As the athletic training profession continues to grow and more organizations learn about the services they provide, opportunities can seemingly multiply overnight. But, beyond conventional employment is a category of work that few athletic trainers jump into. Entrepreneurship. The ability to work for ourselves can be the ultimate freedom for athletic trainers. It’s why platforms like Go4 are continuing to see rapid growth. The industrial setting is no different and I recently had the opportunity to chat with a fellow industrial AT who struck out on her own, Jillian Nicholson.

Jill was introduced to athletic training in a way that many of us will find familiar. As a member of her high school track team, she spent a lot of time with the athletic trainer at her school. Her AT became a mentor which lead earring a bachelor’s degree in athletic training from Northern Michigan University. 

Incredibly enough, upon completion of her degree, athletic training positions were few and far between. That’s how she ended up as a physician extender for a physical medicine & rehab doctor. Like many healthcare providers in the clinic setting, Jill found herself on the reactive end of medicine.

“I guess what I saw… was people that had had, just a rough life… and I could only make minimal improvements for them. And the more I worked in that realm, I figured that there had to be a way to get to these people sooner, there had to be a way to help them before it got this bad.” 

So,  In 2012 she left that position and became the first athletic trainer to do onsite industrial rehab at the Harley Davidson manufacturing plant in Northern Wisconsin.

“From that point I never looked back. I really enjoyed the setting. I really enjoyed getting to work with people more at their job sites.”

When COVID came along and her employer announced that the company was being sold, she looked at the continuing education she had done in ergonomics and started asking questions about what things she could do with or without a referral and what it would take to start a business. Ever wondered how long it takes to research opening an AT business? For Jill it was 8 months.

“It’s so crazy because I’m so new into this myself but, obviously if you know what you can do in your state… that’s the biggest thing you have to understand what your state allows you to do.”

Jill stresses the importance of joining small business groups in your state to ask questions and using your state athletic trainers’ association as a resource, like she did with the Wisconsin Athletic Trainers’ Association. After a few months of being on the fence, it was a visit to shadow a self-employed colleague of hers for a couple days that put her over the edge. When she got back home, she put in her notice at work and filed for her LLC. When her employer got bought out, they dropped a lot of their smaller industrial contracts that they had, and Jill was able to reach out to them to get those employees help again. She works in a project-based capacity, focusing on macro ergonomic improvements for workers.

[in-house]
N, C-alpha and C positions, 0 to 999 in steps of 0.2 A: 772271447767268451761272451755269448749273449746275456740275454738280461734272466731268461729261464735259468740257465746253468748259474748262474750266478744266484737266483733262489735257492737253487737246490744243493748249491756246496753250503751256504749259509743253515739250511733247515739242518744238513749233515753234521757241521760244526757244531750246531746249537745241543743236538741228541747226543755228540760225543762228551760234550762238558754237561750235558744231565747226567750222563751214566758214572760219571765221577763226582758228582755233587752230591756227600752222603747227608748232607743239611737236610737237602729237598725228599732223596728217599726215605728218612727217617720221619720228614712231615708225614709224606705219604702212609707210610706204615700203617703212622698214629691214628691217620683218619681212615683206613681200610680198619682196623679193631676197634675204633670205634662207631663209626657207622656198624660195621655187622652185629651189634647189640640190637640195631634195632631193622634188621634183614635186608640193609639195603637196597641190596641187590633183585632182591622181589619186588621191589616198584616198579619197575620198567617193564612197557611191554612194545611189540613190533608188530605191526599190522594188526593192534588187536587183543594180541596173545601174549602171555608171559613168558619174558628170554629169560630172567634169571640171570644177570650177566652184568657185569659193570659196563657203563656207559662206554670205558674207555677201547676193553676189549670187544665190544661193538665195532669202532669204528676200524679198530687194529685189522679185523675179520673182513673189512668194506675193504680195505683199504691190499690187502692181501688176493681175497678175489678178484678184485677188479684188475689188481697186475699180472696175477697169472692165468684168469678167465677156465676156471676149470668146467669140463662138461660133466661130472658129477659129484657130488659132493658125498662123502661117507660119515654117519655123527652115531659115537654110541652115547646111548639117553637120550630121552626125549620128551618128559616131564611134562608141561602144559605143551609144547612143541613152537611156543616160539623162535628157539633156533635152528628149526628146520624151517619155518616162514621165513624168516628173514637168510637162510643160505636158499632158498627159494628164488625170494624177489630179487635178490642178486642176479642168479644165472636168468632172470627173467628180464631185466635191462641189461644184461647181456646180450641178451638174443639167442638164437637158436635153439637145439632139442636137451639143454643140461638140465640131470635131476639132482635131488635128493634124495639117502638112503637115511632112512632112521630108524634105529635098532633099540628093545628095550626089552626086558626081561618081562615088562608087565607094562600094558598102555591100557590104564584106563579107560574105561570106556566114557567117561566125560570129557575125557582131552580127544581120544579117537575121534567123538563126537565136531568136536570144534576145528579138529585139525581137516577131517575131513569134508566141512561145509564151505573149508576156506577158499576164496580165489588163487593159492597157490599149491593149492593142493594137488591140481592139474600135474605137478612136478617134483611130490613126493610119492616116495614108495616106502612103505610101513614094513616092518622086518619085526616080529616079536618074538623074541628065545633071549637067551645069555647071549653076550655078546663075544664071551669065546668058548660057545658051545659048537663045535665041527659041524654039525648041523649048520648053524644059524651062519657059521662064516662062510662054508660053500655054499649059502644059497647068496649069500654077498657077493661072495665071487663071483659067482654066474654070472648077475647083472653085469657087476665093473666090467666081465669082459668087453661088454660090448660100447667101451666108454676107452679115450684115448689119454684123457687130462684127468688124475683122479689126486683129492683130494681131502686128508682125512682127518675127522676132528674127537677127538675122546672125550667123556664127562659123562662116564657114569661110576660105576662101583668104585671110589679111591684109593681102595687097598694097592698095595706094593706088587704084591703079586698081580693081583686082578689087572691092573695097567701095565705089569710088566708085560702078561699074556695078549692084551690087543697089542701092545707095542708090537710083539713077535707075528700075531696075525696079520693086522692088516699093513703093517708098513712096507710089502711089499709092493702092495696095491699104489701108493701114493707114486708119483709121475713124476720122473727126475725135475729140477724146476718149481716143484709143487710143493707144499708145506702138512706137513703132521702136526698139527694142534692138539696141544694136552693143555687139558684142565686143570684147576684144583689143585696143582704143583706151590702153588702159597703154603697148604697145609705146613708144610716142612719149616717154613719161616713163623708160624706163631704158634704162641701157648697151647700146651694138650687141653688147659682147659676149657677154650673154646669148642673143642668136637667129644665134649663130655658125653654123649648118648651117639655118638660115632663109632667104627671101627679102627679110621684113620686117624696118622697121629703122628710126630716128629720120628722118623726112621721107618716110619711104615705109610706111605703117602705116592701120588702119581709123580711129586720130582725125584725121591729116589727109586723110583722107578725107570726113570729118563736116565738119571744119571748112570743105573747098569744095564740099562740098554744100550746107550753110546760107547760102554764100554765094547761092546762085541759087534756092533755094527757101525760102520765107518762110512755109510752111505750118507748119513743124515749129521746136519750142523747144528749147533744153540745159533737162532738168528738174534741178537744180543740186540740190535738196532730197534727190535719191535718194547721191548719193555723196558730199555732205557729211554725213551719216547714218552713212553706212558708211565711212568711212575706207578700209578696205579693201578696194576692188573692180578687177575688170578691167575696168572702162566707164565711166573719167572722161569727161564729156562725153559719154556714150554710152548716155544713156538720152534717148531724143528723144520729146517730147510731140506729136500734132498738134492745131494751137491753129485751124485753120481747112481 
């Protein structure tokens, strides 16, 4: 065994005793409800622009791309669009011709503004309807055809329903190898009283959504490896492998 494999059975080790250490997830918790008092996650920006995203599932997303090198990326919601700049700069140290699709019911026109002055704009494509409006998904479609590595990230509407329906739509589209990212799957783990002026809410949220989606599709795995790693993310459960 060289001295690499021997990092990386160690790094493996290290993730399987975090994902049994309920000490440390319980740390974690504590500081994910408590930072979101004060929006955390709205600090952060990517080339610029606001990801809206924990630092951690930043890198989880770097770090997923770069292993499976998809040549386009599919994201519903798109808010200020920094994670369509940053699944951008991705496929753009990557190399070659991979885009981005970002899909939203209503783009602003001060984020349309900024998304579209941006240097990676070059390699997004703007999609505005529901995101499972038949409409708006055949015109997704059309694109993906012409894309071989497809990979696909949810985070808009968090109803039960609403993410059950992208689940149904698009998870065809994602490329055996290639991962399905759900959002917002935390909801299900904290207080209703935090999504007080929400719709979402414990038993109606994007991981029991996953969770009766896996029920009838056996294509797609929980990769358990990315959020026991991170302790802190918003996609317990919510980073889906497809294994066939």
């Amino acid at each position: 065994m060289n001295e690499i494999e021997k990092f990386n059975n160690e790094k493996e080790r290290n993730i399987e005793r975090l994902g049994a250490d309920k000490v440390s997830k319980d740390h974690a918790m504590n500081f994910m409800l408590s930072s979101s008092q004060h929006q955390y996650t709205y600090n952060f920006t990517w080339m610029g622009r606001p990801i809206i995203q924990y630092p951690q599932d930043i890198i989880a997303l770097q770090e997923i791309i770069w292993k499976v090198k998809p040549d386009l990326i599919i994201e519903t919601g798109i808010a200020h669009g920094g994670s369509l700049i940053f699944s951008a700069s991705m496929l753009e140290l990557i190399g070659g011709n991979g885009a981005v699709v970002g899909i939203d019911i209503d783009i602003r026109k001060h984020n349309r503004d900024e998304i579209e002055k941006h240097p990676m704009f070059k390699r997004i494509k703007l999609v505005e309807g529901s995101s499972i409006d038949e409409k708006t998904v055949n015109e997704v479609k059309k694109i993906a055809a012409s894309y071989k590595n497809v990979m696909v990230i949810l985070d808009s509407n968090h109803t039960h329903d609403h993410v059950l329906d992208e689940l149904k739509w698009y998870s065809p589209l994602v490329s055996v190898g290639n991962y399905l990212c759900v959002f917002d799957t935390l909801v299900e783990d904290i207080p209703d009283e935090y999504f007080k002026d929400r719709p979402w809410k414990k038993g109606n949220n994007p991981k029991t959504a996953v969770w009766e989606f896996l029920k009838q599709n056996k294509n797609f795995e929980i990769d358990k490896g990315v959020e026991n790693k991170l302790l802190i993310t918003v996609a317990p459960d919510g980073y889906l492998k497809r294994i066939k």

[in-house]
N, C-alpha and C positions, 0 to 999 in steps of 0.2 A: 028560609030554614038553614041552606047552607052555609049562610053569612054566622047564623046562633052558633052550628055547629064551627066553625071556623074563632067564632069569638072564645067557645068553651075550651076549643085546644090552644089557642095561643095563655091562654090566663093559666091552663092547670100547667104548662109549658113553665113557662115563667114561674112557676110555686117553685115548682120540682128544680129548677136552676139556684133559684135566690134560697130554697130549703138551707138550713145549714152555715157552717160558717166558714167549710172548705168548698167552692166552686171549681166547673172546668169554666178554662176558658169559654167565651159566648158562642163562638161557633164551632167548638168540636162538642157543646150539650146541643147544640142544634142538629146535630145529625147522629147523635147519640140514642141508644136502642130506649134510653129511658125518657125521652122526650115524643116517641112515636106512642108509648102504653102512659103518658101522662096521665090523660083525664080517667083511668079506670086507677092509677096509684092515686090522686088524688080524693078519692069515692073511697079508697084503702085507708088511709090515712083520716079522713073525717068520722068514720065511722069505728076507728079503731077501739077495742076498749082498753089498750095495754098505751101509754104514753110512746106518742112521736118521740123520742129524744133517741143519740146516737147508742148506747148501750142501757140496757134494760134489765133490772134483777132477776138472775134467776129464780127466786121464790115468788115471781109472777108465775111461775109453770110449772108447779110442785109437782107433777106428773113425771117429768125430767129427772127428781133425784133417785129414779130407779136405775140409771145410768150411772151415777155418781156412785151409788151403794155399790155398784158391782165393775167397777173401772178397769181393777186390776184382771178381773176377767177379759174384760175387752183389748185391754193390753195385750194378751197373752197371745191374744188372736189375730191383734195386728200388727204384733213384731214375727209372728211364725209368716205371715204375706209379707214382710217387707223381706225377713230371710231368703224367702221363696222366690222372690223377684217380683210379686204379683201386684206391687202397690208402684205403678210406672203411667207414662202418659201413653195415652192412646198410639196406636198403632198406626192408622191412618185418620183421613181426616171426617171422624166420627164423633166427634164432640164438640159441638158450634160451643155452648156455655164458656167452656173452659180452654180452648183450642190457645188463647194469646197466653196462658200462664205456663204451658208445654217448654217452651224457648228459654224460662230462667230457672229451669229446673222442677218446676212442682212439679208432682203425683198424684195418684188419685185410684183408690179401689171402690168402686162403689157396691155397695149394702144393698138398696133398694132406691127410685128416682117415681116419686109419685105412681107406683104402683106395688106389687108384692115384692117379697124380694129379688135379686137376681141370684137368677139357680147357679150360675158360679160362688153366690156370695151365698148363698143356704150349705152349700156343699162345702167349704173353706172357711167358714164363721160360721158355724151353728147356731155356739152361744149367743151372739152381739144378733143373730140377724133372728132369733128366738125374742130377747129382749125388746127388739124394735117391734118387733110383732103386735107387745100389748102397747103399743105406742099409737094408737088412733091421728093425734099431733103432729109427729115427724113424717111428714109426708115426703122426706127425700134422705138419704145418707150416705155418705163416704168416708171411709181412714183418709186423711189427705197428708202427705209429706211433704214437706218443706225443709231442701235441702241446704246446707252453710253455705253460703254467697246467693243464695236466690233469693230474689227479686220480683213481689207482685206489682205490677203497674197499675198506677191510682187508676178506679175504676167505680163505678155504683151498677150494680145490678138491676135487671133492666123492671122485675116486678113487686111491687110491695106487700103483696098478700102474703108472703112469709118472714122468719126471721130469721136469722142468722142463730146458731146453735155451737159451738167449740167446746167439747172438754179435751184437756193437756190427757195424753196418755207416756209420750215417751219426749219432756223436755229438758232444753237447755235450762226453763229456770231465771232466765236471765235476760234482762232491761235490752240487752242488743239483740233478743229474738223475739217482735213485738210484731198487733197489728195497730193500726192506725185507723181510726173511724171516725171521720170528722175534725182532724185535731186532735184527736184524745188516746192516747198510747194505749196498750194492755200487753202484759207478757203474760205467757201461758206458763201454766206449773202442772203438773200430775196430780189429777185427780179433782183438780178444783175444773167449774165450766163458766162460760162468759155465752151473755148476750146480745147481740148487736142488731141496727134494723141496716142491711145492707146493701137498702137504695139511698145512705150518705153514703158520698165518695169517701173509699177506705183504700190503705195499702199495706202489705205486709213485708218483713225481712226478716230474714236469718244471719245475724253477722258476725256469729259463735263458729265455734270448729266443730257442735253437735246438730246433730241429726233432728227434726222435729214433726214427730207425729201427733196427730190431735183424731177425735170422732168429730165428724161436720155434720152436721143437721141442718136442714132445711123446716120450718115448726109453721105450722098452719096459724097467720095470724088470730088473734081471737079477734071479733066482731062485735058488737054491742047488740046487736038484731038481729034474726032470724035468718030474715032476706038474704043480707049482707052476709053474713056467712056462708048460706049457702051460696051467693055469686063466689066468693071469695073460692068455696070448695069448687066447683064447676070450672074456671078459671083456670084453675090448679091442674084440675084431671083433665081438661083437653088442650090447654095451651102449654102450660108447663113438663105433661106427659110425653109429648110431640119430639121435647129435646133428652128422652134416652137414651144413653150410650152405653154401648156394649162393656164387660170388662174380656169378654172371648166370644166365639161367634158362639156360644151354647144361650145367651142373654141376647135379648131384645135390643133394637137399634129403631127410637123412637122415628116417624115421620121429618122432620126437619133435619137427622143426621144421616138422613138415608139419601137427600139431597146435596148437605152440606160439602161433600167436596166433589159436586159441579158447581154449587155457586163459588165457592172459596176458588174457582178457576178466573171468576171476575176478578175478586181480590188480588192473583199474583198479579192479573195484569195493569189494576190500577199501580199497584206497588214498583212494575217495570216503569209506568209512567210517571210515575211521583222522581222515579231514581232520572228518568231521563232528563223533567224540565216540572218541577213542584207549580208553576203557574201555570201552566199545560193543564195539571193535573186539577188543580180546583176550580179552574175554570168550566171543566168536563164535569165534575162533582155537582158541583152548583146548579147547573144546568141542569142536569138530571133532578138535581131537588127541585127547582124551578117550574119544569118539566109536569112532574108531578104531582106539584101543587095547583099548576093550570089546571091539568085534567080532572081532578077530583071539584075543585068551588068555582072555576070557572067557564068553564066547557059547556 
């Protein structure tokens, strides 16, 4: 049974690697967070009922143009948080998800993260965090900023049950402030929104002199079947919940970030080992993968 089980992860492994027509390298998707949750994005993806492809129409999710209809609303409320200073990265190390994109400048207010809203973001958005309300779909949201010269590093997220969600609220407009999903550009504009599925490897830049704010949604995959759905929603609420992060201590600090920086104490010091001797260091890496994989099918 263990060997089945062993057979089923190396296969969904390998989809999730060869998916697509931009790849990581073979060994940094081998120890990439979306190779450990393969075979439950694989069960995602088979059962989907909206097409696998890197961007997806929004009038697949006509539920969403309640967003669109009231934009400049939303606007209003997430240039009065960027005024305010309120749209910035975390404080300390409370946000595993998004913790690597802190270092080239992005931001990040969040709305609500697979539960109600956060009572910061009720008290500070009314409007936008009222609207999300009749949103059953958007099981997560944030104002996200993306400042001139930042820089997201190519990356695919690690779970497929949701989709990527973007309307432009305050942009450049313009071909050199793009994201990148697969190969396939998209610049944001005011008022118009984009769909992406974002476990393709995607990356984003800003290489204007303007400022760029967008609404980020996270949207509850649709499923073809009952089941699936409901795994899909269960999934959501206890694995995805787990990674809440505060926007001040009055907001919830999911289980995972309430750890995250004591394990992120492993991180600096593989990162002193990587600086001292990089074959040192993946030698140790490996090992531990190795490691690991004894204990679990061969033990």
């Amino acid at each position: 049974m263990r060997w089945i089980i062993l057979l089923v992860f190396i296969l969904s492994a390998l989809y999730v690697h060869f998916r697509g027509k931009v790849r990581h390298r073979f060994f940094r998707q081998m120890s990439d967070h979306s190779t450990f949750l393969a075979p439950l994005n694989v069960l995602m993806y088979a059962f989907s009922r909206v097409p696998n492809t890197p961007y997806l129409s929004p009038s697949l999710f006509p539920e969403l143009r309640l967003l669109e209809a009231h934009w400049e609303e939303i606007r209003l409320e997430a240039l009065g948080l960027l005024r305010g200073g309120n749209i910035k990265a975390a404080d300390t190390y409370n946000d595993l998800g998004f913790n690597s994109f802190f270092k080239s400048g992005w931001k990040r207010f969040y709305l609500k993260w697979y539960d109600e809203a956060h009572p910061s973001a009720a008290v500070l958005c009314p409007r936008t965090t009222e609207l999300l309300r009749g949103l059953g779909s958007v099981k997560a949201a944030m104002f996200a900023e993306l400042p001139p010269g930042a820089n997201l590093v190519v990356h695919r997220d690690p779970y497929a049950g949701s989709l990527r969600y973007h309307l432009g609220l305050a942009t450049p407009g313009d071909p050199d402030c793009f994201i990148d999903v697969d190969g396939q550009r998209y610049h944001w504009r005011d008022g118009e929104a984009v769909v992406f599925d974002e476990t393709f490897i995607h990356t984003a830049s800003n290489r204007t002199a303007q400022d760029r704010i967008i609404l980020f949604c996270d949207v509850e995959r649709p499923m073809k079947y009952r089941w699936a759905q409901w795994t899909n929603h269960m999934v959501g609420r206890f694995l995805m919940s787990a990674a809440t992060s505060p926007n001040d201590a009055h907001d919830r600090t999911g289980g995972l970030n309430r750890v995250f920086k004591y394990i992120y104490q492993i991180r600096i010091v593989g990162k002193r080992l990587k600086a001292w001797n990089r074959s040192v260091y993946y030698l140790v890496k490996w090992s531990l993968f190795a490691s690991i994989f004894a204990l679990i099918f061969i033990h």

One thing Jill stresses for ATs considering striking out on their own is to be ready to learn. Without an established corporation’s resources, entrepreneurial ATs  need to be constantly inquisitive. Work is a learning curve when you work for yourself and everything from marketing yourself to creating a report is an educational experience. 

But the perks of being self-employed can’t be ignored. Being able to set her own schedule is great. Jill warns against being too limiting in the industrial setting, though. “You have to meet the company where they’re at, and what their needs are.” She often hears ATs talk about how the industrial setting is 9-5 and while she agrees that the schedules are often an improvement from sports, she emphasizes that if a plant has a shift change at 5 or 6 am, you should be there for those employees at that shift change. She also advises even larger companies who employ industrial ATs to find better ways to staff their ATs to meet the needs of those employees.

For most ATs working as an employee is still the best answer and her advice to those ATs is no different than for ATs at the sports level, “You have to be a part of the family.” Being able to connect with the employer you’re contracted to, build camaraderie with the employees, and be included in everything that goes on at work.

When it comes to networking for ATs, meeting other great industrial ATs can be hard. Jill met some contacts through the Industrial ATs Across America Facebook group which is how she made a self-employed AT friend and was able to trade information during her path to starting her own business. She has also met ergonomists or safety professionals who were ATs in the past through networking in the industrial setting. Jill admits that she “doesn’t know what the answer is,” but notes that “it’s not going to your state and your regional athletic training meetings. Those are unfortunately not… good ways to meet some.” We agree that the industrial athletic training setting has grown and continues to grow which will make networking easier, especially with advancements in technology.

If you’re new to industrial athletic training or even just thinking about starting your own business as an AT, Jillian Nicholson has successfully gone through the process very recently so feel free to network with her on LinkedIn or in the Industrial AT Facebook group where she got some of her best advice.